For most of us, being short-stacked is a commonly experienced situation in tournament poker. Sometimes despite our best efforts, circumstances conspire to force us to do what we can while grinding away with a below average stack.
Basic tournament strategy dictates you should if possible avoid becoming so short-stacked that you have too few chips either (1) to make it difficult for an opponent to call when you finally do shove all in, or (2) to make a double-up meaningful enough to improve your chances of going deeper in the tournament.
Letting yourself get whittled down to a stack of just a few big blinds not only takes away most of your preflop options (leaving you in “push-or-fold” mode). It also makes it increasingly hard to do anything to better the situation, as even winning an all-in doesn’t necessarily bring you up and out of the “danger zone.”
That said, it still happens to the best of us. Perhaps you lose a big preflop all-in versus an opponent whom you only had barely outchipped, and now you are “crippled” (as they say). Or some other sequence of unfortunate events have left you with little chip-wise. When in that situation, many players consider themselves facing what is essentially an uncomplicated math problem, with certain hands worth raising all in with as determined by factors like hand strength, position, and how much you have left to shove.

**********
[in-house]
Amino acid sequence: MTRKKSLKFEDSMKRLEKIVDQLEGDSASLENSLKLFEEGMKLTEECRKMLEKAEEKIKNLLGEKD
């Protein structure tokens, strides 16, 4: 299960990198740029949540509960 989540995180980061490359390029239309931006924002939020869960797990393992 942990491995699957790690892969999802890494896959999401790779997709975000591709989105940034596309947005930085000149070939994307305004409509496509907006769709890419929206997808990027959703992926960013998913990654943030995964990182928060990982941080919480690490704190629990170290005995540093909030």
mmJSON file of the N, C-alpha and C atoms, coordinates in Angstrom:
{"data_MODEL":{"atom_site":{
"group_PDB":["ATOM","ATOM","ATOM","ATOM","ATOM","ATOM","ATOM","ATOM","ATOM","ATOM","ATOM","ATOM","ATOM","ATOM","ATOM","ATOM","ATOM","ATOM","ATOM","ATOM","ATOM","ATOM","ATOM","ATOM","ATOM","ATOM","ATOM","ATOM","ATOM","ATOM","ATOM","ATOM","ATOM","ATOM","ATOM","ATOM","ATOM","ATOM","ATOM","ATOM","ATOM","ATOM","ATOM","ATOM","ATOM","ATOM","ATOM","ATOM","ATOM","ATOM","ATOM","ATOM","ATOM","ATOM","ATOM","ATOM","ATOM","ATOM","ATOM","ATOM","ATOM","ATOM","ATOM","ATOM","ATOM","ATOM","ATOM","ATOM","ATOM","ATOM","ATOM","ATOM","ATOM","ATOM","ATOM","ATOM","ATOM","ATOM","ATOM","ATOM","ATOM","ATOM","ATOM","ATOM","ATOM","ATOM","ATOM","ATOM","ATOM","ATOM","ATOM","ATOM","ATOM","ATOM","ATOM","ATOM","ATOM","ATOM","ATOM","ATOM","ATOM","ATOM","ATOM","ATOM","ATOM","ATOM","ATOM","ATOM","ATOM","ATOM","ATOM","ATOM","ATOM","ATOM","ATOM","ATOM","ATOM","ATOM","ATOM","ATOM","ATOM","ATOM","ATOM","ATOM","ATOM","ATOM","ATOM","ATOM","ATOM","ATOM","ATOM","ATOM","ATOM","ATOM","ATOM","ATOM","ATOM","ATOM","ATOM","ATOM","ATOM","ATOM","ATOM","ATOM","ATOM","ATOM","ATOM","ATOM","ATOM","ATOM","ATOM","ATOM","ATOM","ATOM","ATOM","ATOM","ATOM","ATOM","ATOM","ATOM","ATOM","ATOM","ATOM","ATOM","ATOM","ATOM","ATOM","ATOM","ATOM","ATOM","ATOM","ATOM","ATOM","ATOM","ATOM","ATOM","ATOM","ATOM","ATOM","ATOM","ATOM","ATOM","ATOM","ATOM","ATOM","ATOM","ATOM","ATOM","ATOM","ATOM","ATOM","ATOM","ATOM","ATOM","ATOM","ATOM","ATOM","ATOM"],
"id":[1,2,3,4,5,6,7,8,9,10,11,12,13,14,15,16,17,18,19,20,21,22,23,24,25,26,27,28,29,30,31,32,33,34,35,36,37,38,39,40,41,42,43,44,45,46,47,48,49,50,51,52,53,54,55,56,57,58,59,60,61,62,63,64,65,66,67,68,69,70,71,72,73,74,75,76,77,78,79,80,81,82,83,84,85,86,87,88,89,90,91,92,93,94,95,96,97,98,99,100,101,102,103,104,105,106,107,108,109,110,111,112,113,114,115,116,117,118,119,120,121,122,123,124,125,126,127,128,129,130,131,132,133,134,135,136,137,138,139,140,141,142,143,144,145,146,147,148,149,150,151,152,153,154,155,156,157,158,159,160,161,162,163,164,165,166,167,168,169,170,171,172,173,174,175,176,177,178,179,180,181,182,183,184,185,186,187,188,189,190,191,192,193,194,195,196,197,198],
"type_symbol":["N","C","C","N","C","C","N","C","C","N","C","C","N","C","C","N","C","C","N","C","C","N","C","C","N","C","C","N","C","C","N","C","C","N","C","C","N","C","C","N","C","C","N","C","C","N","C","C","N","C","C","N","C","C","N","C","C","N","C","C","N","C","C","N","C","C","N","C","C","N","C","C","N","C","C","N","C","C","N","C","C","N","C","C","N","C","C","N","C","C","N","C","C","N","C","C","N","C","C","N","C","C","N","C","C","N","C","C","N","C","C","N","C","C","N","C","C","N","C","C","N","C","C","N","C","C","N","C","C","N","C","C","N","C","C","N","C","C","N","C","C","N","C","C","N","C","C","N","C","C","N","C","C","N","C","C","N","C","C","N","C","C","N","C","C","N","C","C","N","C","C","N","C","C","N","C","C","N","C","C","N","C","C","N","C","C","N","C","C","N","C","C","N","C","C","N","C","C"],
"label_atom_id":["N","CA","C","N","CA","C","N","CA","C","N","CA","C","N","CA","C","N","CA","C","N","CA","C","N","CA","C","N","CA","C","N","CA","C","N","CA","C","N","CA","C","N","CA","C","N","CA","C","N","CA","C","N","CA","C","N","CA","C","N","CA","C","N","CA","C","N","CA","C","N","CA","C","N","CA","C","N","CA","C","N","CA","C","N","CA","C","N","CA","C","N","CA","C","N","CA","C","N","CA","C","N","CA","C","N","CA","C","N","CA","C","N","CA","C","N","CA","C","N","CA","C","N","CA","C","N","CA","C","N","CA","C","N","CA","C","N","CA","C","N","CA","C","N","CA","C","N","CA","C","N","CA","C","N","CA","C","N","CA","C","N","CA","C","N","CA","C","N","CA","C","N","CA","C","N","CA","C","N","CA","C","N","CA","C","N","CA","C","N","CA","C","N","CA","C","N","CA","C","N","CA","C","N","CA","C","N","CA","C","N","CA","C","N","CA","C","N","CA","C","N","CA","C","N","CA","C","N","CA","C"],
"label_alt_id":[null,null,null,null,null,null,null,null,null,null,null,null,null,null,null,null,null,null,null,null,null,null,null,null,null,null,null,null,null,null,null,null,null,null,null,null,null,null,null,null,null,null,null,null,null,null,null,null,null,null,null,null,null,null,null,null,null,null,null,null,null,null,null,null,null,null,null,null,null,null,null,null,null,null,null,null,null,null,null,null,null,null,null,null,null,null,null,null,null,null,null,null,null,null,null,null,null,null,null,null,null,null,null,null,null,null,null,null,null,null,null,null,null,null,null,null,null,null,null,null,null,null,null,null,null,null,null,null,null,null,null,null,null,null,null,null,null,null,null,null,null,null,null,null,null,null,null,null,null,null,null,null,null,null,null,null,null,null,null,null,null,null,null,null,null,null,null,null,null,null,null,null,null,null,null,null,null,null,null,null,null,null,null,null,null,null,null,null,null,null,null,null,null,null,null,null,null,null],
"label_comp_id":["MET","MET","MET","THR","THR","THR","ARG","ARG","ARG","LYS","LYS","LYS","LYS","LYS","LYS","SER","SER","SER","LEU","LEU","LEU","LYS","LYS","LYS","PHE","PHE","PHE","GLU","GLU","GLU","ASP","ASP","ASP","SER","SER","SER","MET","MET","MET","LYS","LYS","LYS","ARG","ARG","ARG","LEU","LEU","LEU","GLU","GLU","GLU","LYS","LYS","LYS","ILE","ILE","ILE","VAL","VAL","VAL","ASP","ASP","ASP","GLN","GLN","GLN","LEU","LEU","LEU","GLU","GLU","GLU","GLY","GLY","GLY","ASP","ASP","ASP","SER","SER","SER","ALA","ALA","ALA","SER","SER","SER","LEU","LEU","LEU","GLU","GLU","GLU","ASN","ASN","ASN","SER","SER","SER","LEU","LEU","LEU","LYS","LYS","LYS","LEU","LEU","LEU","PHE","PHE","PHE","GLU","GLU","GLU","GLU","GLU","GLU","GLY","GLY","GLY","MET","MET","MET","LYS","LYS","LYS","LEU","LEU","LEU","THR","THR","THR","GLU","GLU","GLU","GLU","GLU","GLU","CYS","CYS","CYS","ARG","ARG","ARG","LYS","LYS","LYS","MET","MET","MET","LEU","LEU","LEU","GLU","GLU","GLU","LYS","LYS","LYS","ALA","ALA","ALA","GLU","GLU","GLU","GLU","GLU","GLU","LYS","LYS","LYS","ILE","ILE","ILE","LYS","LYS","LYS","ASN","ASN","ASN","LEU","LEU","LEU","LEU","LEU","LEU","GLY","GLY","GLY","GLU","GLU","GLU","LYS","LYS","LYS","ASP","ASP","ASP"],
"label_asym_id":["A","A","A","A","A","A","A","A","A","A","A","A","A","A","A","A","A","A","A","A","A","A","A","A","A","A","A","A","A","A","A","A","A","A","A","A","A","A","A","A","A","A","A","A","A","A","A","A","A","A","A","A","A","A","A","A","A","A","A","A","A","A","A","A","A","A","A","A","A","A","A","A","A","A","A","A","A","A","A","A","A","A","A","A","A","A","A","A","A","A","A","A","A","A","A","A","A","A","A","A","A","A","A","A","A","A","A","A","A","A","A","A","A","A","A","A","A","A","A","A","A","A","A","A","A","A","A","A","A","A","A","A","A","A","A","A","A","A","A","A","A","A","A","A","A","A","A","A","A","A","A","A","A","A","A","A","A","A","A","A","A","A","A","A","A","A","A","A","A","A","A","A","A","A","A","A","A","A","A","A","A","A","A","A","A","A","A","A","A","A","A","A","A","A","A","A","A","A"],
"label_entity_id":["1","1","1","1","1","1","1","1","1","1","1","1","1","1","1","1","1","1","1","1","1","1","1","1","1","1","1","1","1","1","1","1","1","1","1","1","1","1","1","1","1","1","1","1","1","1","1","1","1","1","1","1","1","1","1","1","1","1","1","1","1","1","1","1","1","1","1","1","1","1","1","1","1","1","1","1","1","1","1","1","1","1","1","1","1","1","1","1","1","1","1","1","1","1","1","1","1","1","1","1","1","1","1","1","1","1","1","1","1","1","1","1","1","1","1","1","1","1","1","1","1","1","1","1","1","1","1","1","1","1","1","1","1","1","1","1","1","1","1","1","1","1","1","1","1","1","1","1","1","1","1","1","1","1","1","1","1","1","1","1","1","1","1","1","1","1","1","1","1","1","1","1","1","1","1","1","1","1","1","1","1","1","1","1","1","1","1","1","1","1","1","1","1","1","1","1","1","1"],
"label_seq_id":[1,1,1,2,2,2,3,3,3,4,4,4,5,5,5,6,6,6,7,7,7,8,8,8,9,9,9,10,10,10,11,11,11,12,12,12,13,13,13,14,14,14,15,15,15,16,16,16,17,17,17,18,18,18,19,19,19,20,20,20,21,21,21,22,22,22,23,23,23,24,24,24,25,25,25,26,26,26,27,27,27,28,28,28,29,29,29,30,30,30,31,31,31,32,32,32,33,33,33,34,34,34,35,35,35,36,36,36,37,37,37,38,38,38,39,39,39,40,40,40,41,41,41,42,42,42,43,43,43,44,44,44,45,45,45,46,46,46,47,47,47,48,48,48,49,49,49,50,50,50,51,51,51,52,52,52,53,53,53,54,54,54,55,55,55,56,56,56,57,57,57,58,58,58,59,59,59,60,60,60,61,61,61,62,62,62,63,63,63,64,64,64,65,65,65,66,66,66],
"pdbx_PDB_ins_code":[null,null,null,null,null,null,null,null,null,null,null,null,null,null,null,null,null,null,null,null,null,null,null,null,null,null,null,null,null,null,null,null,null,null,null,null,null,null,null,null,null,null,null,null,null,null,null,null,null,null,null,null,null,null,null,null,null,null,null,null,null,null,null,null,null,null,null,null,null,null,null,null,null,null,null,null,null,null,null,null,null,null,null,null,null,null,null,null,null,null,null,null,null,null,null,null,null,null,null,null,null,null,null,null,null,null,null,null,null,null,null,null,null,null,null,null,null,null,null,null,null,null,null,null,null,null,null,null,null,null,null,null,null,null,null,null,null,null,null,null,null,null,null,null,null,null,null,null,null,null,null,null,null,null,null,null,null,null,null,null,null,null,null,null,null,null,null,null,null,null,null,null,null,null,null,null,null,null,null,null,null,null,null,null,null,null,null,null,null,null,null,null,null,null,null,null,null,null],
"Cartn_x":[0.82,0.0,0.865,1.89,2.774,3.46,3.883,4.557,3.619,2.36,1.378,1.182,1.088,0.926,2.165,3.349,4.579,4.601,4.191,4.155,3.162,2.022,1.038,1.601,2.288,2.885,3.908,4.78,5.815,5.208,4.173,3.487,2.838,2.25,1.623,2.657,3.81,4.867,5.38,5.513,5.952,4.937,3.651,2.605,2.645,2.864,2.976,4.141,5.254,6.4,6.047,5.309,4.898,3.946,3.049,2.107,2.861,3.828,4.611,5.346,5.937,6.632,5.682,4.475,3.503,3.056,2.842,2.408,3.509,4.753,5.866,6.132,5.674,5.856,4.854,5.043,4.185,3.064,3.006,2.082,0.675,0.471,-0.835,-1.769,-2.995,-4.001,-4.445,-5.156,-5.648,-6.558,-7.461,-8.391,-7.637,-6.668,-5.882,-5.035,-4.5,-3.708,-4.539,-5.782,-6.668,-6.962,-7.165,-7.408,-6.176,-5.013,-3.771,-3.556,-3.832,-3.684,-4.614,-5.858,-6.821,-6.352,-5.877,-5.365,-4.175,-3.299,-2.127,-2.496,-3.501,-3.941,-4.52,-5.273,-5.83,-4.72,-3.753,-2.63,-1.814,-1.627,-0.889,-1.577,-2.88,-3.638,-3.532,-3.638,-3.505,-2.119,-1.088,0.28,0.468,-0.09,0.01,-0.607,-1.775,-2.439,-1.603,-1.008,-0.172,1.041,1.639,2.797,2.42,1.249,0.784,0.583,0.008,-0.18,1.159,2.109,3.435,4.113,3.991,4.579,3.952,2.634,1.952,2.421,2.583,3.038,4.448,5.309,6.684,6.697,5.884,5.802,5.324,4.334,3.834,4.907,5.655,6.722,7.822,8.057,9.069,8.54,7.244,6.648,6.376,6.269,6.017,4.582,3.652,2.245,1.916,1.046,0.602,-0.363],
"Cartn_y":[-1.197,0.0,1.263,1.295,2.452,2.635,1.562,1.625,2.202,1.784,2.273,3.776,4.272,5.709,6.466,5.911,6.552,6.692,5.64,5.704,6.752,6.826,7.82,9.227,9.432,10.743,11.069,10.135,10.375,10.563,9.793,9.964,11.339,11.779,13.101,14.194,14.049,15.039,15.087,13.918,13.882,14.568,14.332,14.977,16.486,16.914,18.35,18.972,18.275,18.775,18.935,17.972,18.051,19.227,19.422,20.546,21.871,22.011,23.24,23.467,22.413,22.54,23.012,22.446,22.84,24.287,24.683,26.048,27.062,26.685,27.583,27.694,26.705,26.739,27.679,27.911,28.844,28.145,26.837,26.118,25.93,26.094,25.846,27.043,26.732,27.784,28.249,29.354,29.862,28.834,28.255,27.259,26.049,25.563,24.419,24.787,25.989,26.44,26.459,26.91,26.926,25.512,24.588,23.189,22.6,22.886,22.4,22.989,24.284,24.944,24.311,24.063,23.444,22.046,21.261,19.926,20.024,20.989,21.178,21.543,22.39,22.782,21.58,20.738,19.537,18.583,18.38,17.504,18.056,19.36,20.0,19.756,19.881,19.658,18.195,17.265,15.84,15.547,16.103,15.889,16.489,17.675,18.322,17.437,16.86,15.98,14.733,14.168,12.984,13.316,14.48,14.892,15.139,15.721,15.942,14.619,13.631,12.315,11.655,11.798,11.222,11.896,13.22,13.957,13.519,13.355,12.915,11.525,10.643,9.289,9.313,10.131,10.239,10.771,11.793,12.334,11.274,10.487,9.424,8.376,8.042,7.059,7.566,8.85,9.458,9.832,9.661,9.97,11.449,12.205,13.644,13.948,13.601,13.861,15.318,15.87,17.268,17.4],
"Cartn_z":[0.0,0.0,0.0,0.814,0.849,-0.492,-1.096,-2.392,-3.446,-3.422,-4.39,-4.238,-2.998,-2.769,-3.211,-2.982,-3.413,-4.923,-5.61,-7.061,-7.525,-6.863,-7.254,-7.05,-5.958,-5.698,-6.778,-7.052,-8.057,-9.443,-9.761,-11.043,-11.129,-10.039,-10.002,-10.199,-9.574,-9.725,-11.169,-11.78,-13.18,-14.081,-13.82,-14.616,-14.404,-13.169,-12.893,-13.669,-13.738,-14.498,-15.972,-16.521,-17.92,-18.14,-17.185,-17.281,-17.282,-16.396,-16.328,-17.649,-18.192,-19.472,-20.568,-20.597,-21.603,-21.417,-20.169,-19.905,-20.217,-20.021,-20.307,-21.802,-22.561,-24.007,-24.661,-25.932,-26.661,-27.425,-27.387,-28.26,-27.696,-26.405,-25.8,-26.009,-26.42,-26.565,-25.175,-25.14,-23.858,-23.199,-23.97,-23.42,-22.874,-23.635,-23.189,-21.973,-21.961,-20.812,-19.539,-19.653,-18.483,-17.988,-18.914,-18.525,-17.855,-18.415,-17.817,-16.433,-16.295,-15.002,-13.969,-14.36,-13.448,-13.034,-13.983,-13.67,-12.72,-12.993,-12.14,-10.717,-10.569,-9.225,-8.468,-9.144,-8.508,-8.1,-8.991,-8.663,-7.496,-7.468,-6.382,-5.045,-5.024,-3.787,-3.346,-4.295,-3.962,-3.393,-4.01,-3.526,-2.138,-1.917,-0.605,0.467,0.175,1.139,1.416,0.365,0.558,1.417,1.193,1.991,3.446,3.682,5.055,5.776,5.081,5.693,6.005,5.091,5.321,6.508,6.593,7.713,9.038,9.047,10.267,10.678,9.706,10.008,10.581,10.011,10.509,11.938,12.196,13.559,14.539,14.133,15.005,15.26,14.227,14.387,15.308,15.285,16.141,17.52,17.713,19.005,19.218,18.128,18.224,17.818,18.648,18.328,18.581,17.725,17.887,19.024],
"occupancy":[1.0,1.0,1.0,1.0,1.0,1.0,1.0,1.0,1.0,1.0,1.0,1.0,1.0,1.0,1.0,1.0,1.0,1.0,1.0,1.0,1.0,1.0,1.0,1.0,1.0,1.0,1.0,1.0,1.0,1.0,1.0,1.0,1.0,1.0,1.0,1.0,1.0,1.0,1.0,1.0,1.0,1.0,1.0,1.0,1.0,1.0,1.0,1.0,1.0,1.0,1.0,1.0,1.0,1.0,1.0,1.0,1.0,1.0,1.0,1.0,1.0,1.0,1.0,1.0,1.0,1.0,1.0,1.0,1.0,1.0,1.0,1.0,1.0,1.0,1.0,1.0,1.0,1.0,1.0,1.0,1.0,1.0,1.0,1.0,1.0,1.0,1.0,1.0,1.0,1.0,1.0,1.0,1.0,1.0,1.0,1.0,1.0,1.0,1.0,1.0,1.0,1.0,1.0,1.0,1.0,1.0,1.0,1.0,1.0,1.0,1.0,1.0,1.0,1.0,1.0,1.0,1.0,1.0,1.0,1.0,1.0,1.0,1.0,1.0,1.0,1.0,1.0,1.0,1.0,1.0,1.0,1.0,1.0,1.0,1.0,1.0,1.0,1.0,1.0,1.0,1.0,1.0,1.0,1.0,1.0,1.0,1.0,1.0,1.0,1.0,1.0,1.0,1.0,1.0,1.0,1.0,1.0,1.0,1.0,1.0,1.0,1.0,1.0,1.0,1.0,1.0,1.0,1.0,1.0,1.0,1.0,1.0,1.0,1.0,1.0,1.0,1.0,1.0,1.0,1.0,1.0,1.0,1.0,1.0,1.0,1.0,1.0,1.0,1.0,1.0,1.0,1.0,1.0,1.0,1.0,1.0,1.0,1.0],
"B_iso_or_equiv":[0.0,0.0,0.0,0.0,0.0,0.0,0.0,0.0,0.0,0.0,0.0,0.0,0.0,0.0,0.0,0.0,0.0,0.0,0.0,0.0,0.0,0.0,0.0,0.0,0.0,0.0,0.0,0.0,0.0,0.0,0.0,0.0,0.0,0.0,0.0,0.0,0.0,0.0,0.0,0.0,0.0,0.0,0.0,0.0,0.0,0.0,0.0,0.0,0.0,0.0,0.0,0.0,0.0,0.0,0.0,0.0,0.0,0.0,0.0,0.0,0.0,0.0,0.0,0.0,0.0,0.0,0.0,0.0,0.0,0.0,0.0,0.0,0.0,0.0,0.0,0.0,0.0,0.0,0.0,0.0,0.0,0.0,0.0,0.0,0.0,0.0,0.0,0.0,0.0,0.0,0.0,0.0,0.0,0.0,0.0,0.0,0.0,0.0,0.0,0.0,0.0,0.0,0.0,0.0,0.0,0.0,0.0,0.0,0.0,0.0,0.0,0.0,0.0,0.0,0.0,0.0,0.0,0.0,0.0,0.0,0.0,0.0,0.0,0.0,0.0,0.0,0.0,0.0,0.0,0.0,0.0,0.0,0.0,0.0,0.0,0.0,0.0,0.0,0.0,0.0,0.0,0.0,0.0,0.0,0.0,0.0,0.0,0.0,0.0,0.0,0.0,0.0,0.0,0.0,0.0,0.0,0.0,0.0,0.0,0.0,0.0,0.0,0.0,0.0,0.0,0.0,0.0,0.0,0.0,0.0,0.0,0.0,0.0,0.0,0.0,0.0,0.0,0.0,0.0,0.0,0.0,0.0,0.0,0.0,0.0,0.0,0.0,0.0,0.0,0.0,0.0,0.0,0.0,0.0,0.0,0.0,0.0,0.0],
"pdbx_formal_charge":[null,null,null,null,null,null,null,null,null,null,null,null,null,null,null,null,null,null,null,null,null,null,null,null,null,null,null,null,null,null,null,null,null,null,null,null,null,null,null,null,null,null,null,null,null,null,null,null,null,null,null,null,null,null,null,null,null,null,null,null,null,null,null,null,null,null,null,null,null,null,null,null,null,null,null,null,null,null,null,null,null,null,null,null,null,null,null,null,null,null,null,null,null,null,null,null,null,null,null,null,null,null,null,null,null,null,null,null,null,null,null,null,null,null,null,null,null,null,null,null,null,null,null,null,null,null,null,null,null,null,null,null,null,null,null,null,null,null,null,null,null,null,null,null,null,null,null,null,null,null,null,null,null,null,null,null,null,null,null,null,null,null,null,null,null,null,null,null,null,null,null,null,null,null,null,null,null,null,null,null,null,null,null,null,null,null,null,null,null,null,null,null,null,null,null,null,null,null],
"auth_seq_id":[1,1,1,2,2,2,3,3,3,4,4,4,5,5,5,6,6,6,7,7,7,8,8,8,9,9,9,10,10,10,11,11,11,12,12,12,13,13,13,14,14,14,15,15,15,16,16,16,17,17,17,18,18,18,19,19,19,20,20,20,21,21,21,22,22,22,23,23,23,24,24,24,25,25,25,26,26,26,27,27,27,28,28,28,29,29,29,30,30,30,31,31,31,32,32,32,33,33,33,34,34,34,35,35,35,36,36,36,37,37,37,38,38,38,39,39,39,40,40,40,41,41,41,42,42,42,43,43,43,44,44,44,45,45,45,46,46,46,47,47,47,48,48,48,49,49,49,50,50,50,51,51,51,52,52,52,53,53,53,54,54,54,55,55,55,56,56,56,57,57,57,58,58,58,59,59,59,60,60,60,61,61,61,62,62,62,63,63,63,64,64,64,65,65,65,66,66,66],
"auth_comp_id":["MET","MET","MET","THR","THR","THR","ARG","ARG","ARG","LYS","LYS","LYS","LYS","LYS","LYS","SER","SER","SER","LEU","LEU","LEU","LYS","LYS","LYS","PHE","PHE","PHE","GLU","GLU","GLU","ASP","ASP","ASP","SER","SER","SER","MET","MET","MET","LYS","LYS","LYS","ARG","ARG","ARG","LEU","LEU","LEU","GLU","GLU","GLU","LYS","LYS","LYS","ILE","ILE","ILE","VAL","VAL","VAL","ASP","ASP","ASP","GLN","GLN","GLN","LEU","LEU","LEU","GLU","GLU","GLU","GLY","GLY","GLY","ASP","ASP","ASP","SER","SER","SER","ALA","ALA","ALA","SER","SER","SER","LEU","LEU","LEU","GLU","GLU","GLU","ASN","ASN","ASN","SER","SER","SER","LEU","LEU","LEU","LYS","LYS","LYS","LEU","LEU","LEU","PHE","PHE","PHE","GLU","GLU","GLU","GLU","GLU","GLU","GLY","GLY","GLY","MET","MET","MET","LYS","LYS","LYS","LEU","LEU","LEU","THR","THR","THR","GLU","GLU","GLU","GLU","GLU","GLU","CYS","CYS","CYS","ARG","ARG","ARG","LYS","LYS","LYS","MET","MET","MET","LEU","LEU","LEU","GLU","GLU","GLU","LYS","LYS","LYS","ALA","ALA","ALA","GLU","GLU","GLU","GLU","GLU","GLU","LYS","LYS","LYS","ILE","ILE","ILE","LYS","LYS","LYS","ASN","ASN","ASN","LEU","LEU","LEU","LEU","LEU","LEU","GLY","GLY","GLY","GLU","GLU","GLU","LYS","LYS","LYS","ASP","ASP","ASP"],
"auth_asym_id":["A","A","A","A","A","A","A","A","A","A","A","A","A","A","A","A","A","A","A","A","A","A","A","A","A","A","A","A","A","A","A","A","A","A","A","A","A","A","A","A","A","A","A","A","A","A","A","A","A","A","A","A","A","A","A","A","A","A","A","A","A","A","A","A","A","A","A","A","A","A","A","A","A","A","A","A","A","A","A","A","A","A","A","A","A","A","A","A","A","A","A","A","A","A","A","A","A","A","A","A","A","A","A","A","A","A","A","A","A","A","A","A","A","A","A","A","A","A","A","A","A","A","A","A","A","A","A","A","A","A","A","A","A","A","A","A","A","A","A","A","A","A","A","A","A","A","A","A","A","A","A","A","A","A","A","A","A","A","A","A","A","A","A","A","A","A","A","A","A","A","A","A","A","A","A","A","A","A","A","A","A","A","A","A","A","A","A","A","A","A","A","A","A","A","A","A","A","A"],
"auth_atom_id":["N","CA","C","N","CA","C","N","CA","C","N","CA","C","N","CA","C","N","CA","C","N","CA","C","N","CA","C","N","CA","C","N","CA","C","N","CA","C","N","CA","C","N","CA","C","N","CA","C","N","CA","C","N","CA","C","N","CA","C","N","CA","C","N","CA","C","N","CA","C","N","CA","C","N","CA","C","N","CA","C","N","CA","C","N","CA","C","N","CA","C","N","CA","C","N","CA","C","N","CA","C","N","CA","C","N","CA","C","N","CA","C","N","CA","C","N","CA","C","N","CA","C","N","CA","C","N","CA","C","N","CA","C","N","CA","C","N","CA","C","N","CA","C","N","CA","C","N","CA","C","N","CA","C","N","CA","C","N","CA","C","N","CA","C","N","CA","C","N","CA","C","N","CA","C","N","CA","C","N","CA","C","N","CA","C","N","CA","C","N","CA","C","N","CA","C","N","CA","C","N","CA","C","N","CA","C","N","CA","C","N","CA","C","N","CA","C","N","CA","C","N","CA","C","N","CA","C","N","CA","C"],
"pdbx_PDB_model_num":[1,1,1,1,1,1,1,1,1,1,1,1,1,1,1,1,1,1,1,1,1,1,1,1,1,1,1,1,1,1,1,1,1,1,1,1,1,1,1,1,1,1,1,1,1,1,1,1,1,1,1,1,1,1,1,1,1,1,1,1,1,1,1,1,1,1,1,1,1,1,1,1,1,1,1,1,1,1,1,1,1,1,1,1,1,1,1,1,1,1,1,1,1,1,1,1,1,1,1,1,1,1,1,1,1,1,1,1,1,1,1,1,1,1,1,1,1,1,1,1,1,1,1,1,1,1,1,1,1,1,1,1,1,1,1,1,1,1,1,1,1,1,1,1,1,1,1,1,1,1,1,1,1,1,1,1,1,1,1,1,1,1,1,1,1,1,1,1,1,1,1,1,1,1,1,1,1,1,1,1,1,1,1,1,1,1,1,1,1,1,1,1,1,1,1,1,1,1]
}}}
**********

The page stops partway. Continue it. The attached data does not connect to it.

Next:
But there’s more to dealing with being short-stacked than simply understanding the math. It’s a mental challenge, too, as Justin Oliver helped explain to us this week at the PokerStars Caribbean Adventure.
“It’s just about what you have now,” Oliver explained. “It doesn’t matter what you want. We all want to win the Powerball. We all want 200 big blinds in a tournament. You’ve got to just play your stack.”
Down to just a few big blinds during the middle stages of the PokerStars Caribbean Adventure Main Event, the Toronto player was able to stay strong mentally and persevere, including doubling up once on the bubble in order to survive. He’d eventually go on to finish 30th in the event, cashing for $20,120. That followed an earlier cash in the Latin American Poker Tour Bahamas Main Event last week at the PCA, helping him to move up over the $900,000 mark in career tournament earnings.
Hear what else Oliver had to say about keeping your focus when short-stacked in tournaments, other advice he’s learned from Daniel Negreanu, and more about the mental side of poker.